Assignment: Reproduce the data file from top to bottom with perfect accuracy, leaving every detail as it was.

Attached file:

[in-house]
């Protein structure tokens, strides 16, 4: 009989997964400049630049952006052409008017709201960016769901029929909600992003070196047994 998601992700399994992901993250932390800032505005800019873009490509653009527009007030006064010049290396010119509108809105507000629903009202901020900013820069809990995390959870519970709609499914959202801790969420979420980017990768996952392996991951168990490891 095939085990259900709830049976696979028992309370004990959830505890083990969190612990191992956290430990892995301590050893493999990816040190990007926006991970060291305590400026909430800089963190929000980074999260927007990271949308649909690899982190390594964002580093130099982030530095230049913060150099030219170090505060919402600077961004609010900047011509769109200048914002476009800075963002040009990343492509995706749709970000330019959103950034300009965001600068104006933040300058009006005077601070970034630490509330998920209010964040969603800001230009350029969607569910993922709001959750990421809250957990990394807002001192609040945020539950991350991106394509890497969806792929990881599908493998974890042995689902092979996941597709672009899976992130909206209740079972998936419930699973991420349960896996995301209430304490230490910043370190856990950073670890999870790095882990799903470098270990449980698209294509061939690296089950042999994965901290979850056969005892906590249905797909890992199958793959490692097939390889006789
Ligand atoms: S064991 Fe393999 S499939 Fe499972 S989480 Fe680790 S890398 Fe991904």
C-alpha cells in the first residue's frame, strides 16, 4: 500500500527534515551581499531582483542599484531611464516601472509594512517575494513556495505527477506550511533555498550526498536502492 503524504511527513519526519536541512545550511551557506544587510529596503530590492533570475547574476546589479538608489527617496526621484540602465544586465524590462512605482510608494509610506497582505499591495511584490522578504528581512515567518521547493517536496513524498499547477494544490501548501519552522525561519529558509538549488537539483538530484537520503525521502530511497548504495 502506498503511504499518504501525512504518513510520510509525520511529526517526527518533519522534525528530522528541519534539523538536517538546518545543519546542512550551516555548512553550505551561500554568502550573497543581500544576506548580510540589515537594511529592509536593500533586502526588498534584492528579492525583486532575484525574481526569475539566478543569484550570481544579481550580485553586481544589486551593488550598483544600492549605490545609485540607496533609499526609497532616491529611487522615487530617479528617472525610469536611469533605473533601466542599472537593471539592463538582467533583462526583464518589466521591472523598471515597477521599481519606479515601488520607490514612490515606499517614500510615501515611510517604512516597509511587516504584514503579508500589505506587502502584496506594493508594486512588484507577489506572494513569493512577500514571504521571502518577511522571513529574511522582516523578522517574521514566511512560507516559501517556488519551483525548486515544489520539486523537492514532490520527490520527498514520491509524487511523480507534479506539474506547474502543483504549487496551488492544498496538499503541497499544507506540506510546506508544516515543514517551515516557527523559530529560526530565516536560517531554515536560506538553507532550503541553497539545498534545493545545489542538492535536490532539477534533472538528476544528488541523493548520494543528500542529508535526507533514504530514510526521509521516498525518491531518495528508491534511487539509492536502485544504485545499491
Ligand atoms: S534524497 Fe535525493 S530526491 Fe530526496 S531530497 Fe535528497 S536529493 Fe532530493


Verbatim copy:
[in-house]
């Protein structure tokens, strides 16, 4: 009989997964400049630049952006052409008017709201960016769901029929909600992003070196047994 998601992700399994992901993250932390800032505005800019873009490509653009527009007030006064010049290396010119509108809105507000629903009202901020900013820069809990995390959870519970709609499914959202801790969420979420980017990768996952392996991951168990490891 095939085990259900709830049976696979028992309370004990959830505890083990969190612990191992956290430990892995301590050893493999990816040190990007926006991970060291305590400026909430800089963190929000980074999260927007990271949308649909690899982190390594964002580093130099982030530095230049913060150099030219170090505060919402600077961004609010900047011509769109200048914002476009800075963002040009990343492509995706749709970000330019959103950034300009965001600068104006933040300058009006005077601070970034630490509330998920209010964040969603800001230009350029969607569910993922709001959750990421809250957990990394807002001192609040945020539950991350991106394509890497969806792929990881599908493998974890042995689902092979996941597709672009899976992130909206209740079972998936419930699973991420349960896996995301209430304490230490910043370190856990950073670890999870790095882990799903470098270990449980698209294509061939690296089950042999994965901290979850056969005892906590249905797909890992199958793959490692097939390889006789
Ligand atoms: S064991 Fe393999 S499939 Fe499972 S989480 Fe680790 S890398 Fe991904």
C-alpha cells in the first residue's frame, strides 16, 4: 500500500527534515551581499531582483542599484531611464516601472509594512517575494513556495505527477506550511533555498550526498536502492 503524504511527513519526519536541512545550511551557506544587510529596503530590492533570475547574476546589479538608489527617496526621484540602465544586465524590462512605482510608494509610506497582505499591495511584490522578504528581512515567518521547493517536496513524498499547477494544490501548501519552522525561519529558509538549488537539483538530484537520503525521502530511497548504495 502506498503511504499518504501525512504518513510520510509525520511529526517526527518533519522534525528530522528541519534539523538536517538546518545543519546542512550551516555548512553550505551561500554568502550573497543581500544576506548580510540589515537594511529592509536593500533586502526588498534584492528579492525583486532575484525574481526569475539566478543569484550570481544579481550580485553586481544589486551593488550598483544600492549605490545609485540607496533609499526609497532616491529611487522615487530617479528617472525610469536611469533605473533601466542599472537593471539592463538582467533583462526583464518589466521591472523598471515597477521599481519606479515601488520607490514612490515606499517614500510615501515611510517604512516597509511587516504584514503579508500589505506587502502584496506594493508594486512588484507577489506572494513569493512577500514571504521571502518577511522571513529574511522582516523578522517574521514566511512560507516559501517556488519551483525548486515544489520539486523537492514532490520527490520527498514520491509524487511523480507534479506539474506547474502543483504549487496551488492544498496538499503541497499544507506540506510546506508544516515543514517551515516557527523559530529560526530565516536560517531554515536560506538553507532550503541553497539545498534545493545545489542538492535536490532539477534533472538528476544528488541523493548520494543528500542529508535526507533514504530514510526521509521516498525518491531518495528508491534511487539509492536502485544504485545499491
Ligand atoms: S534524497 Fe535525493 S530526491 Fe530526496 S531530497 Fe535528497 S536529493 Fe532530493